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Warren’s vote

Election campaign lacks acrimony of the past

October 6, 2011
By Evan Bevins (ebevins@mariettatimes.com) , The Marietta Times

In the weeks leading up to May's vote on a bond issue to build five new schools in the Warren Local district, there were rallies, informational meetings held by supporters and opponents, yard signs and even television and billboard advertisements.

With a little more than a month to go before the November election that includes a scaled-back proposal for four new schools, the public discourse is considerably quieter.

"I think at this point that how they're going to vote is how they're going to vote. Not a lot of publicity's going to help," said Belpre Township resident Terrie Brown.

Article Photos

EVAN BEVINS The Marietta Times
Teacher Dan Hedges discusses reading journal assignments with his fifth-grade students Wednesday at Warren Elementary School. That school and the two other elementaries in the Warren Local school district would be replaced and a middle school built if a proposed bond issue is approved by voters in November.

Brown put out yard signs in favor of the issue for the May election but doesn't have any this time around and doesn't plan to get them.

"Hopefully, a few people will change their minds," she said.

In May, an 8.19-mill bond issue and 0.5-mill levy to raise the 42 percent local share of an estimated $74.6 million project to construct new elementary schools, a new high school and a middle school appeared on the ballot for the fourth time and was rejected by just eight votes.

Fact Box

About the issue

Rate: 5.4 mills (plus 0.5-mill permanent improvement levy).

Would raise: $21 million local share of an estimated $53.6 million construction project.

To build: Three new elementary schools and a middle school.

Annual cost to the owner of a home valued at $100,000: $180.69.

Election Day: Nov. 8.

Voter registration: Through Oct. 11, at the Washington County Board of Elections office in the courthouse. The office will be open until 9 p.m. that day.

Early voting: Available by requesting an absentee ballot from the board office or casting one there during regular business hours of 8 a.m. to 5 p.m. weekdays.

Supporters said the new schools are needed to replace the current aging buildings, which are facing issues like leaking roofs, failing boilers and electrical systems that cannot handle newer technology. Opponents argued the levy amount and 28-year repayment period are too much of a burden to take on during current economic conditions.

In July, the board of education voted to place a 5.4-mill bond issue and 0.5-mill levy on the November ballot. If passed, it would raise the 38 percent local share of a $53.6 million project that would build the elementaries and middle school but not a high school. That was the option favored by a majority of respondents to a community survey prepared by residents.

So far, the school board and administration has not planned any informational sessions for the new bond issue.

"The information's out there," said Superintendent Tom Gibbs. "I don't know how much more information we can make available."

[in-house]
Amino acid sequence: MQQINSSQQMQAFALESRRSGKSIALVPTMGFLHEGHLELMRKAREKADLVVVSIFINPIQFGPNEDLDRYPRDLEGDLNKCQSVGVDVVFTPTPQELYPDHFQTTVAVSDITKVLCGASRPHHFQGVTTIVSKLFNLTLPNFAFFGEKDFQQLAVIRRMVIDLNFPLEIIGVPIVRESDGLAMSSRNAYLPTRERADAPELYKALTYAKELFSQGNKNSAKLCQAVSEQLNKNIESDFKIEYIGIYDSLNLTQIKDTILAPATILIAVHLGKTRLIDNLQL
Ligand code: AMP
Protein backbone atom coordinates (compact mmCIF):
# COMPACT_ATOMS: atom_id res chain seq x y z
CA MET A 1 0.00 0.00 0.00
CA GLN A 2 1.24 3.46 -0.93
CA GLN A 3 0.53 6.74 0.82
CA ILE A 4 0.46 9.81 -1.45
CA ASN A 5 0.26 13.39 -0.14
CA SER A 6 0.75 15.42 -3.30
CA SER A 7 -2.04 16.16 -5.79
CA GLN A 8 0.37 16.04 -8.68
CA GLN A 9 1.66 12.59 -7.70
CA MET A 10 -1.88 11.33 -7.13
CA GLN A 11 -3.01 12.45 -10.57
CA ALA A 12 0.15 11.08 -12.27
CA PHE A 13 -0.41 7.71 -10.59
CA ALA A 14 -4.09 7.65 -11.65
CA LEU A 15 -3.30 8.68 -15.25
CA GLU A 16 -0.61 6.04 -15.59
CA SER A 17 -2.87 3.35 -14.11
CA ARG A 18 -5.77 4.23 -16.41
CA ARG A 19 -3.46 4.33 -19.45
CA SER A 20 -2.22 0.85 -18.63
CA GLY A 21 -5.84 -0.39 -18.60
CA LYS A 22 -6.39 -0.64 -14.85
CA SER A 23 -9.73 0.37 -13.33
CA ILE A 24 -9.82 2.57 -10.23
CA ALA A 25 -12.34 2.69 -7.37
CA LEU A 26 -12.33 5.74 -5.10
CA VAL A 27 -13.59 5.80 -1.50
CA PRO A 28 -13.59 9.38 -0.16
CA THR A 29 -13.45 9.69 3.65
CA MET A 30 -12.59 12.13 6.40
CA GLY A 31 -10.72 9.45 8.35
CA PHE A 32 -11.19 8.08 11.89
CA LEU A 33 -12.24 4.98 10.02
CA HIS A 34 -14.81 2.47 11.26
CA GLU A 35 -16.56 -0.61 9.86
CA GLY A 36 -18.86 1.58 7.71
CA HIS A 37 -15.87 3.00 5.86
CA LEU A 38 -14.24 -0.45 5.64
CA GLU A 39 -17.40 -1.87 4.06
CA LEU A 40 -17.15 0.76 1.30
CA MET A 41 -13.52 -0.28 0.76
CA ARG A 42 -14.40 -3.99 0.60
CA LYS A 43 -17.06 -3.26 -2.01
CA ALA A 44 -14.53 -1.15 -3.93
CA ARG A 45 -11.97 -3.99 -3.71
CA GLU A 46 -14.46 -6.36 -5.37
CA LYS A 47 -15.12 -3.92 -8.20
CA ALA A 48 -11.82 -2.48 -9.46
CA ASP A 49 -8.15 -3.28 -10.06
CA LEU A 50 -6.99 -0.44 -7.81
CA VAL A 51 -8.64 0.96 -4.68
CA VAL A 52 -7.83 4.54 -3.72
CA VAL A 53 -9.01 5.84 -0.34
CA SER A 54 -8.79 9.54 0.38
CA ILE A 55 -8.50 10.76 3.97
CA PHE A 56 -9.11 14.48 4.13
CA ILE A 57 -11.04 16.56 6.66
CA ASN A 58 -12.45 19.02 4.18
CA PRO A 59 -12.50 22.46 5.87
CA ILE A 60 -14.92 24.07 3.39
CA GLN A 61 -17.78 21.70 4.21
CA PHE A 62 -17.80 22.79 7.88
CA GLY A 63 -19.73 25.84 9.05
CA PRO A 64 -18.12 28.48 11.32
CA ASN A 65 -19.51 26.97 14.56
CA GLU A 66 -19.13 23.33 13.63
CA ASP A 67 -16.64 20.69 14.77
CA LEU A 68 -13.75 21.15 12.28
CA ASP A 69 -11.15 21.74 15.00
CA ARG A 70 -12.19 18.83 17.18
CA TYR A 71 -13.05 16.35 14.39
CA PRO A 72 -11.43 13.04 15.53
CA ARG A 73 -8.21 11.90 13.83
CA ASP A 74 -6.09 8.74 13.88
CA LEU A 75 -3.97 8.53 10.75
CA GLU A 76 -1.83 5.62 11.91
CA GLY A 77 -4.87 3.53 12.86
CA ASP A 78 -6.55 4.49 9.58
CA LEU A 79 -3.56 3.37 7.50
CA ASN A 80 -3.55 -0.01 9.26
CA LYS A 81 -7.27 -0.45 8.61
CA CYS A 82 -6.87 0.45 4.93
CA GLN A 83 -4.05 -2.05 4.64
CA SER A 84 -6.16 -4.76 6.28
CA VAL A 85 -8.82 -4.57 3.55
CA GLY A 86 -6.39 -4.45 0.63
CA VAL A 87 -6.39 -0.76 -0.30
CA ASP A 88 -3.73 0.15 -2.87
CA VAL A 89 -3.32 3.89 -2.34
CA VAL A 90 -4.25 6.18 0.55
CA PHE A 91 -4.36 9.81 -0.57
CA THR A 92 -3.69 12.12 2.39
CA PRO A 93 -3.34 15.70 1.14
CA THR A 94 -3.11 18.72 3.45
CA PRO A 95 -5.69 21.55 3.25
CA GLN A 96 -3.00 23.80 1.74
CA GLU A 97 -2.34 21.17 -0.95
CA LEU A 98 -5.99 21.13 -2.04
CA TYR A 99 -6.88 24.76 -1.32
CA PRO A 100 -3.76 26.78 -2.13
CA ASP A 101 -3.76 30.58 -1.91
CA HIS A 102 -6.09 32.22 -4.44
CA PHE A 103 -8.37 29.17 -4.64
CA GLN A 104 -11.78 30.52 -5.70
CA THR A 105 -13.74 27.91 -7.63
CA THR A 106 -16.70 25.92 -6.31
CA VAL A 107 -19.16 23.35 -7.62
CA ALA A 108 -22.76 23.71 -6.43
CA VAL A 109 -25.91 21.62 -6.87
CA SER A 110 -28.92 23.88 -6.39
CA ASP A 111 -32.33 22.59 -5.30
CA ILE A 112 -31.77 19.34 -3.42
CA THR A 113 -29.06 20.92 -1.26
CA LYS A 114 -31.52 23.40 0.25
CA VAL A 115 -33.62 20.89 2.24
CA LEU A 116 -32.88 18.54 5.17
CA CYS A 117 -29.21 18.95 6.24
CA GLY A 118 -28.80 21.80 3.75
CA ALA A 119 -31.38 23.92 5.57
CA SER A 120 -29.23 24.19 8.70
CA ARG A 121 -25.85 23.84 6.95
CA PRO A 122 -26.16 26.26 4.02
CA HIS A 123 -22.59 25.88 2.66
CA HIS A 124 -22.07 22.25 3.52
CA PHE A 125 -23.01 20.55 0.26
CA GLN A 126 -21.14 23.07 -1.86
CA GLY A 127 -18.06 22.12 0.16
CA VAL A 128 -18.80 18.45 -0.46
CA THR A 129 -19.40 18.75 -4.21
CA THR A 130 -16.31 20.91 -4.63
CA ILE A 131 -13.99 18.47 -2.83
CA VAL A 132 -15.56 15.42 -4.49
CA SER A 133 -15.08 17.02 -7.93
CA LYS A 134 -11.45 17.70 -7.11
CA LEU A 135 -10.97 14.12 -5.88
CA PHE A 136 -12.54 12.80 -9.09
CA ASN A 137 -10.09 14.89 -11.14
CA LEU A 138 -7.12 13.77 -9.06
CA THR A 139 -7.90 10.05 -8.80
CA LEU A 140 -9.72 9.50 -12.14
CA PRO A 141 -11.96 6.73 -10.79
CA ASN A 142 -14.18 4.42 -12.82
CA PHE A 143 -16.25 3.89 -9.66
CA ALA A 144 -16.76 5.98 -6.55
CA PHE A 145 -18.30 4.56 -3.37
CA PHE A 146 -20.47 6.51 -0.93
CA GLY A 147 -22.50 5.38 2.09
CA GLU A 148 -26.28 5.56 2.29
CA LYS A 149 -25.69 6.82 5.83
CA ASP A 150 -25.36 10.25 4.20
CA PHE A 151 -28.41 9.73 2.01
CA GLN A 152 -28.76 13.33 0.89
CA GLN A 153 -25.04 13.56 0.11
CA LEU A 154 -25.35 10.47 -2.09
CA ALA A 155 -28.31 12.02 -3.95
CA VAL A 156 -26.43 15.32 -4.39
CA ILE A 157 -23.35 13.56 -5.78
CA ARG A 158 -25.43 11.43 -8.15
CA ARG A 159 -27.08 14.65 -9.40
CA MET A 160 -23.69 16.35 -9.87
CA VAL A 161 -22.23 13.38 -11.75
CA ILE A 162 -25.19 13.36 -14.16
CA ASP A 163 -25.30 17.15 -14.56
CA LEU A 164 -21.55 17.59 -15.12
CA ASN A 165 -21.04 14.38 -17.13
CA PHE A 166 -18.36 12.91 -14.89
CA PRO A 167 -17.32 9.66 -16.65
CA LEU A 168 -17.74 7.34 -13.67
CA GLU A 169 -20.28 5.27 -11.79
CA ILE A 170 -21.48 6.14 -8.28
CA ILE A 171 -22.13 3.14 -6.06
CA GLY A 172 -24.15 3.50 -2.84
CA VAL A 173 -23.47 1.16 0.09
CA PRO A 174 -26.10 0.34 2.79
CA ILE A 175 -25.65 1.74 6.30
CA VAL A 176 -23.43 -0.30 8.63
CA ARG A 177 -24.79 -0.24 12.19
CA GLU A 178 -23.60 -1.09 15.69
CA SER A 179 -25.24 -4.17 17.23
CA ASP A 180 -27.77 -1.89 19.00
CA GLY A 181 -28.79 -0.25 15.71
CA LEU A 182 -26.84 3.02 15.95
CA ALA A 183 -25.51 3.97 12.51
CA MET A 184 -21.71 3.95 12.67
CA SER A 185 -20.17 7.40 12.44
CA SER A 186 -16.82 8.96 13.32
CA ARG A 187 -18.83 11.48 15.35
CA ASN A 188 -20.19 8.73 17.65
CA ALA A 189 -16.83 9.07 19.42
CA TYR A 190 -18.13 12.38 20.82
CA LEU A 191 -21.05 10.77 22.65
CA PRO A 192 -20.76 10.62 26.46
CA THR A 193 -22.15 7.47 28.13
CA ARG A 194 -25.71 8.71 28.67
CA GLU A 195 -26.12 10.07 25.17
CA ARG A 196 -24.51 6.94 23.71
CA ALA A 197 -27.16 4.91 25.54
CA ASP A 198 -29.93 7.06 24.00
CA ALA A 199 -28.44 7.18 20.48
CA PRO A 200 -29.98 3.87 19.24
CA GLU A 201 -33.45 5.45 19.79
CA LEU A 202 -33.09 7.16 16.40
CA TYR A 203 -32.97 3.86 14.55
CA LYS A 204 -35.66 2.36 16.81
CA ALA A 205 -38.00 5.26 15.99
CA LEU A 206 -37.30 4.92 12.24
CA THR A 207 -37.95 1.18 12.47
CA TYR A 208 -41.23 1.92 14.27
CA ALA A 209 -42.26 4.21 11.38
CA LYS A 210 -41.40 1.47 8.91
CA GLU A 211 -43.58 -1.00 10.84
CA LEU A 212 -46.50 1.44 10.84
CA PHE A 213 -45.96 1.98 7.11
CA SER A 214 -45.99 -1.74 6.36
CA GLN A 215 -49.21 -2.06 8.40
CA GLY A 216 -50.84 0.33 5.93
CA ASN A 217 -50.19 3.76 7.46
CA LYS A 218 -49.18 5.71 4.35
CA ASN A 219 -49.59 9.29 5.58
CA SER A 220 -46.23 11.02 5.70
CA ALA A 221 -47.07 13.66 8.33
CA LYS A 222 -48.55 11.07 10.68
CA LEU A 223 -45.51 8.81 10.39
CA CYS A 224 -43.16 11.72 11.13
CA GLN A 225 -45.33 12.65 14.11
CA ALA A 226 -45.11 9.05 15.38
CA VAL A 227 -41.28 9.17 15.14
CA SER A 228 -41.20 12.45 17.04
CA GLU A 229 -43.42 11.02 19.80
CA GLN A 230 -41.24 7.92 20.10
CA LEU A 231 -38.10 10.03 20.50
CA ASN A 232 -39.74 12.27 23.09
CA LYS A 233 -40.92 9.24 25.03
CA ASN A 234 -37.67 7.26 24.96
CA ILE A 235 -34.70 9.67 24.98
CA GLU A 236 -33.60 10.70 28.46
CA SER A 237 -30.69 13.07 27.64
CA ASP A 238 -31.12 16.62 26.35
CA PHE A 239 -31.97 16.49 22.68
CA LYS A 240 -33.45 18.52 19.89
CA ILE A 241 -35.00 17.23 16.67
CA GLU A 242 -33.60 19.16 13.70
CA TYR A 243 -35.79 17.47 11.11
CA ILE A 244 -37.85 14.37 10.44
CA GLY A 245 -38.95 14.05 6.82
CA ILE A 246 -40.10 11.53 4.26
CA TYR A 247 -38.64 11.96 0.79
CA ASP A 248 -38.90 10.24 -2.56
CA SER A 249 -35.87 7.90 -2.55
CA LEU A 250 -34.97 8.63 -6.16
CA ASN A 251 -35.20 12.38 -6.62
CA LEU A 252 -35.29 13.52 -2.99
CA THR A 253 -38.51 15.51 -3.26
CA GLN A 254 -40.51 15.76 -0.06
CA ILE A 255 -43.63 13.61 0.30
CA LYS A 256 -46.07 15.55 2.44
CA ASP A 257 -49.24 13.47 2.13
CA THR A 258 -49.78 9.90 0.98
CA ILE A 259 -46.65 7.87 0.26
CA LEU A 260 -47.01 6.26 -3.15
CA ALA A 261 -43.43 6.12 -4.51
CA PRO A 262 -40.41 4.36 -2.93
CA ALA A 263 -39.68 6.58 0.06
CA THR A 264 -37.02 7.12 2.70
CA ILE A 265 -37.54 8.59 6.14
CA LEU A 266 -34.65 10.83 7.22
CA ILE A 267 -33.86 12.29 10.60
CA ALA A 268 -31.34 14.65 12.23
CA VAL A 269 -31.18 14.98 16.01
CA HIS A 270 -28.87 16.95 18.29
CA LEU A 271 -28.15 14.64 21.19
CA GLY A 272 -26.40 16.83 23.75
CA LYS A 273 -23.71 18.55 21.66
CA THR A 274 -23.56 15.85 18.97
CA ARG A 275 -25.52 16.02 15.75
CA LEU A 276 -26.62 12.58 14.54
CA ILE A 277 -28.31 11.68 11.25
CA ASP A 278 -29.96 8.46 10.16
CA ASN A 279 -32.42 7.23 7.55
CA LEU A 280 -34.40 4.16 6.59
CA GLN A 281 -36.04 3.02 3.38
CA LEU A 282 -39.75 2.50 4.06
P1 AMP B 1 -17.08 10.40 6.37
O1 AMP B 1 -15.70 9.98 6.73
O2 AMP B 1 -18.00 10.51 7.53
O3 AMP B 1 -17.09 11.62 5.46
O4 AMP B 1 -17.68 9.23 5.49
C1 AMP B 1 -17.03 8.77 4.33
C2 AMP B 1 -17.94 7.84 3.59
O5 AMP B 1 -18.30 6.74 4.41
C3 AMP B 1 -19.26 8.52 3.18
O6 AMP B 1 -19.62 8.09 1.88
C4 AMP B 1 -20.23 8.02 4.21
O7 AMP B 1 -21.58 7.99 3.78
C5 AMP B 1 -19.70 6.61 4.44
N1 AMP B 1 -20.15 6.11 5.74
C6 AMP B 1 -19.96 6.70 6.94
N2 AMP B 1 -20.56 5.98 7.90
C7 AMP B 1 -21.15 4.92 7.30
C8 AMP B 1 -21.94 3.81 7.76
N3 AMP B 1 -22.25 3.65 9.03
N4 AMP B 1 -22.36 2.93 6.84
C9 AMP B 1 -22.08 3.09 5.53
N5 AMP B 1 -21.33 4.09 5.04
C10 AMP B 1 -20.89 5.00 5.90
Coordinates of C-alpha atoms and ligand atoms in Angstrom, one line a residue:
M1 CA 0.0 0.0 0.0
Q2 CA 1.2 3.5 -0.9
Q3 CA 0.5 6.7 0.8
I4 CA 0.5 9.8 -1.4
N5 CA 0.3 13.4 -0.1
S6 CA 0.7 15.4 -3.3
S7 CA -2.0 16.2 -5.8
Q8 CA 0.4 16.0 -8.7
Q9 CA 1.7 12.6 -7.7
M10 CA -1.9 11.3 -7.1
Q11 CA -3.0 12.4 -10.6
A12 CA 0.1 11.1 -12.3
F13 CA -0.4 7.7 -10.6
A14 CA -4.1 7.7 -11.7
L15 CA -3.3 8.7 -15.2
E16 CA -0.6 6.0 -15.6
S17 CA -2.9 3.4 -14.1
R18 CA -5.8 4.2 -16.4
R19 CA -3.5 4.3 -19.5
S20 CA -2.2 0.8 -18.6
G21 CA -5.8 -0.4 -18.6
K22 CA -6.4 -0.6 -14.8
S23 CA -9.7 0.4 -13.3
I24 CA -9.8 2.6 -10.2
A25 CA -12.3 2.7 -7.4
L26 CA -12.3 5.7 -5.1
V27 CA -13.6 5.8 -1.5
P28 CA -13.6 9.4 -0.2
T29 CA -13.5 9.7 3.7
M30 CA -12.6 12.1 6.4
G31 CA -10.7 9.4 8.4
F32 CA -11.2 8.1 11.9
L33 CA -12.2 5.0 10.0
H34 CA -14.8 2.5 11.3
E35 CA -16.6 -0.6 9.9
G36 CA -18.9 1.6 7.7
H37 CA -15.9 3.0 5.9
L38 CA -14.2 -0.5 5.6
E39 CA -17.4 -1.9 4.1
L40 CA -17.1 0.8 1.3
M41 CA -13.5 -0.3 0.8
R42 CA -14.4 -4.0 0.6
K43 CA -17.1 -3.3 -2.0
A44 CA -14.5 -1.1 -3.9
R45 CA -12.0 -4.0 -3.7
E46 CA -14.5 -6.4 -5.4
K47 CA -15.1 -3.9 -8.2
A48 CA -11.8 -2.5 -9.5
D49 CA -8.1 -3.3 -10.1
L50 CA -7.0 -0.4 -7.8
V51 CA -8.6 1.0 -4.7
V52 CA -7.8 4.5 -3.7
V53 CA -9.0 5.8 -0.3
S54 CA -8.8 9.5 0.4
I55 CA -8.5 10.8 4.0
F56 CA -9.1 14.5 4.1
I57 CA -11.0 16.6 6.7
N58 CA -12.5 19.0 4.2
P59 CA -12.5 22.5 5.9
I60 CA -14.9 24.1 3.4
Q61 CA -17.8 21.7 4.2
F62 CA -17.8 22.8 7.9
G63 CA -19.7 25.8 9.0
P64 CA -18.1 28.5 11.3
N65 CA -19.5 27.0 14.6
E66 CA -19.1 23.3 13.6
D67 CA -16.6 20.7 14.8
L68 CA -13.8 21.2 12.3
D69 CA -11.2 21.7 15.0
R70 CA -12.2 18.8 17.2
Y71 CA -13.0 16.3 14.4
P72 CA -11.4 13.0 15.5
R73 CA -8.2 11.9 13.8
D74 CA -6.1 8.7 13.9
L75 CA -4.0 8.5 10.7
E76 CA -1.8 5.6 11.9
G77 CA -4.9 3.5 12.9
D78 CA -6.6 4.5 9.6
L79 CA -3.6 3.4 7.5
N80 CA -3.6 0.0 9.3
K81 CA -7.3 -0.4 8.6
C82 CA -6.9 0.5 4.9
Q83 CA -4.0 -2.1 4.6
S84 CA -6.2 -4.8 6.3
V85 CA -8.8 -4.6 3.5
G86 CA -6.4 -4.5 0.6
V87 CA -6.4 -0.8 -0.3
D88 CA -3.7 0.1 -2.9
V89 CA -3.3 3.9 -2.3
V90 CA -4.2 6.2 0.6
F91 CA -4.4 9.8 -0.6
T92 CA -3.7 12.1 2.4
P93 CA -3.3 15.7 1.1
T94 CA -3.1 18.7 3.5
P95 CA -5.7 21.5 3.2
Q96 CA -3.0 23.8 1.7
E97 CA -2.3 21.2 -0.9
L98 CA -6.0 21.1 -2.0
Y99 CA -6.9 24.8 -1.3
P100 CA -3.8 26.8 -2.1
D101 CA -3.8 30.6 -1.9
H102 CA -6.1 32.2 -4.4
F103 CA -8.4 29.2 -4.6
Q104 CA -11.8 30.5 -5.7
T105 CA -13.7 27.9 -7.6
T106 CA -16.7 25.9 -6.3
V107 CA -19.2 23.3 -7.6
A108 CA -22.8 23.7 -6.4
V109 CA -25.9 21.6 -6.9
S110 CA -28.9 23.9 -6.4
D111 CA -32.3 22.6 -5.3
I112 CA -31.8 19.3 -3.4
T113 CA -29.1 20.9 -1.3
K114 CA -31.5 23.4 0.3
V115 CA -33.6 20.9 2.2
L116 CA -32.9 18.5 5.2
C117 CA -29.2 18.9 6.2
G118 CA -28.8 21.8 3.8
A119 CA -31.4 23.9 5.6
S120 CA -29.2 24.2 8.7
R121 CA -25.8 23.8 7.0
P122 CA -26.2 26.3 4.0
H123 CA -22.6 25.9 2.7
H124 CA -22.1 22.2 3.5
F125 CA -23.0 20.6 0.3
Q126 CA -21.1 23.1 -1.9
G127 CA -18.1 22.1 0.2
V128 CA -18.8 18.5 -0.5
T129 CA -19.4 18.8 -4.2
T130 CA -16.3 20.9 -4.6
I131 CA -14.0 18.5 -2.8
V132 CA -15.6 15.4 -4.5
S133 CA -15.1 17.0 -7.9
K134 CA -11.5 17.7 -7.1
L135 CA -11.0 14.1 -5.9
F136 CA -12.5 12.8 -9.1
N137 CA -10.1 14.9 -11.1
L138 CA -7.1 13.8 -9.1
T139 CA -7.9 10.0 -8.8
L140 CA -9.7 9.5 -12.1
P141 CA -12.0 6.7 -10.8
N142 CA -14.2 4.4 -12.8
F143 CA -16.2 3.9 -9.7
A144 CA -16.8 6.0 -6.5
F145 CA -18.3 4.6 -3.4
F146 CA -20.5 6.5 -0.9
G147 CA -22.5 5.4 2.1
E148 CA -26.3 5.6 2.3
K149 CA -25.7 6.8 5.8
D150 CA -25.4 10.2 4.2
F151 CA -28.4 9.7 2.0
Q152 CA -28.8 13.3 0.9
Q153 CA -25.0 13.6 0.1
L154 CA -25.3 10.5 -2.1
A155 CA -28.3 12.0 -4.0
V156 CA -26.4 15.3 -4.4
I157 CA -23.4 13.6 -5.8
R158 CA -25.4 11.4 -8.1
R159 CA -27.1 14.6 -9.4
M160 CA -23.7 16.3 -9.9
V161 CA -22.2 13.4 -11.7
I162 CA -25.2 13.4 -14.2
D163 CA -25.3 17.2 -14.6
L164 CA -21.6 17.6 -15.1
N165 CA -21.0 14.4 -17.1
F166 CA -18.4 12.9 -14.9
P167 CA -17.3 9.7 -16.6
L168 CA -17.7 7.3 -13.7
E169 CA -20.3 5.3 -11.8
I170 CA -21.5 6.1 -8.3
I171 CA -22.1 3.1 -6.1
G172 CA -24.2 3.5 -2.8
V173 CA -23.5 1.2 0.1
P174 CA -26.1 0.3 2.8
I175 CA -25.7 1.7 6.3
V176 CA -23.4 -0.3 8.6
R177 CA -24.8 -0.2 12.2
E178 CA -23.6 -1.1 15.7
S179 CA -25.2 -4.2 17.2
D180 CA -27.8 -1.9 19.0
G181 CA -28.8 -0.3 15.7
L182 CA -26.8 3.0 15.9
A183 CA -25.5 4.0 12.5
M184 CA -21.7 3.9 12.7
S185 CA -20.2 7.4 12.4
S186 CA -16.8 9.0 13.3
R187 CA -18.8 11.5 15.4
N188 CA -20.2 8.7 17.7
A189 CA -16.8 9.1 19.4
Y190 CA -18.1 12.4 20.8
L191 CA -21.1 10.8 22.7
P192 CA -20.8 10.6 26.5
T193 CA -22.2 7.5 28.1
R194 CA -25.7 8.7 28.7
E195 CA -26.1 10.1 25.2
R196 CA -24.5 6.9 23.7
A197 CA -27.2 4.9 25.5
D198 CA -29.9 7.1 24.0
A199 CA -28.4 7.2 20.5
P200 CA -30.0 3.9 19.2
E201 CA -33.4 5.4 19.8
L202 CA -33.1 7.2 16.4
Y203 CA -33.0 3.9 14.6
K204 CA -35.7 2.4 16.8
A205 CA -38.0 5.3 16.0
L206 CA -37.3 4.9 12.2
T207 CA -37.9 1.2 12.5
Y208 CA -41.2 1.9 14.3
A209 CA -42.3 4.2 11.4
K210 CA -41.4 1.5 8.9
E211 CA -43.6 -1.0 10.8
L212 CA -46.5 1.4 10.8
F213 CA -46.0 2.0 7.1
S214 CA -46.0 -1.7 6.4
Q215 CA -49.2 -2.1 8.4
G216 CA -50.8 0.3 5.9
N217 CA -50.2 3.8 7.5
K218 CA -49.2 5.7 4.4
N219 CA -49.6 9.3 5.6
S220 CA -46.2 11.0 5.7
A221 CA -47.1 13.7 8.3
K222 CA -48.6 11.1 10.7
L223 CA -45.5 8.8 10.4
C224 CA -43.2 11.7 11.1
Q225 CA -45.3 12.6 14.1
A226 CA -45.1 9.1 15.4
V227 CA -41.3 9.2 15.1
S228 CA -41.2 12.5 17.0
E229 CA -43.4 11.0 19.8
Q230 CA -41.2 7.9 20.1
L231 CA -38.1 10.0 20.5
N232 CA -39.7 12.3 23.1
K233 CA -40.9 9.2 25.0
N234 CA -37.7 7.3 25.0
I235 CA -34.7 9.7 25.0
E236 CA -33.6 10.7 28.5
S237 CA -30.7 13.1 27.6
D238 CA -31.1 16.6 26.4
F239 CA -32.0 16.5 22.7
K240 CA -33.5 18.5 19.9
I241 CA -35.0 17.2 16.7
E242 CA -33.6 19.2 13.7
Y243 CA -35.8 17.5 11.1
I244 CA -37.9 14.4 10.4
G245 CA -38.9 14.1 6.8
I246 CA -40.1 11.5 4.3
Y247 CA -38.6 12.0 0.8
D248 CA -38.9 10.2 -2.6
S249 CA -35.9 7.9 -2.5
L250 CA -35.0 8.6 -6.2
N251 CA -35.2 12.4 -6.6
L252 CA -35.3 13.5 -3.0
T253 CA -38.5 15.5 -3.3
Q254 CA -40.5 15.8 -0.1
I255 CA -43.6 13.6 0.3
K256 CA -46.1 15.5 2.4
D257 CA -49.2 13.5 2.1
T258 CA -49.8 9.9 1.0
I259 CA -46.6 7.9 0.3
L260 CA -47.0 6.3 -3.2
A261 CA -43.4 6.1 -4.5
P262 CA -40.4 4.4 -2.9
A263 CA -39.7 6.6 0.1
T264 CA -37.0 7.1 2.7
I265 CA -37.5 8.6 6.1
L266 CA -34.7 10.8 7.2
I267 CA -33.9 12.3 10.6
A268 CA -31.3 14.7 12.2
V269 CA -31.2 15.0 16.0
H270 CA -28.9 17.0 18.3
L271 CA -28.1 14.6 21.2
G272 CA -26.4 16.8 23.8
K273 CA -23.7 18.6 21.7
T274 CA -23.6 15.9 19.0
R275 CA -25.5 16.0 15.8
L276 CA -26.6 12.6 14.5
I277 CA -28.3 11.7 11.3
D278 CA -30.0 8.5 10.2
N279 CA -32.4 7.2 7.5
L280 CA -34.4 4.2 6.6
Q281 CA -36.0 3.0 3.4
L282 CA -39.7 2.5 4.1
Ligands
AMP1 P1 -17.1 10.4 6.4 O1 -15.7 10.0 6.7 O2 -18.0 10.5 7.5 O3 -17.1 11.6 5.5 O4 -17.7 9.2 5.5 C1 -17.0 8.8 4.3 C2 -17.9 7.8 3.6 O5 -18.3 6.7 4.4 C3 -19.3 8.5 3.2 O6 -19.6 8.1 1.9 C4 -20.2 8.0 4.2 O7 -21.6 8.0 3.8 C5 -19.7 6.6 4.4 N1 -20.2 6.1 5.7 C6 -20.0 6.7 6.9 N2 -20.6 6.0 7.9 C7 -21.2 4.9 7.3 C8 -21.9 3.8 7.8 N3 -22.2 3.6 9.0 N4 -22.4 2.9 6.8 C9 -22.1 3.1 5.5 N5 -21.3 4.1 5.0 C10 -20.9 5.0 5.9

A committee supporting the bond issue is still meeting but chairman Shawn Taylor said the extent of their campaigning this time around hasn't been determined. He does not expect billboards on Ohio 7 or videos of school conditions on local television this time around.

"I don't see why there would've needed to be a three-month push again," Taylor said. "I don't know that I've talked to anybody in this district that isn't aware of it."

Little Hocking resident Eskel Farley, 77, is aware of and opposed to the new bond issue, as he was with the one before it. While he doesn't doubt the school buildings have problems, he said they are in bad shape because money wasn't properly spent in the past. And the cuts the school board made to generate money for repairs to the buildings didn't do anything to win him over, he said.

The board eliminated busing for high school students, which is not required by state law, as part of efforts to save about $1.3 million a year. The move has drawn a lot of criticism and Gibbs and board members have indicated they would like to reinstate it if the bond issue passes and less money is needed for repairs.

"That is pure, strong-arm blackmail," Farley said. "I hope it backfires."

Board members have denied such claims, saying they only have so many ways to cut expenses.

Farley said he thinks work is being done behind the scenes to get the levy passed but there isn't as much public effort because of concerns over a backlash.

"They're not saying anything to get people riled up," he said.

The last campaign not only featured active supporters but an active opposition group. Voter turnout was about 60 percent, an extremely high number for an off-year election with little else on the ballot.

Some have speculated that supporters of the last bond issue don't want to compromise and build fewer schools, so they aren't backing the new plan.

Fleming resident Linda Woods said that isn't changing her mind about voting yes.

"My personal feeling is that it would be better to construct a new high school as well," she said. "It is unfortunate that with this issue we will still be putting very significant funds into the upgrade of the high school, yet this new bond issue at least addresses some of the financial drain on the budget."

 
 
 

 

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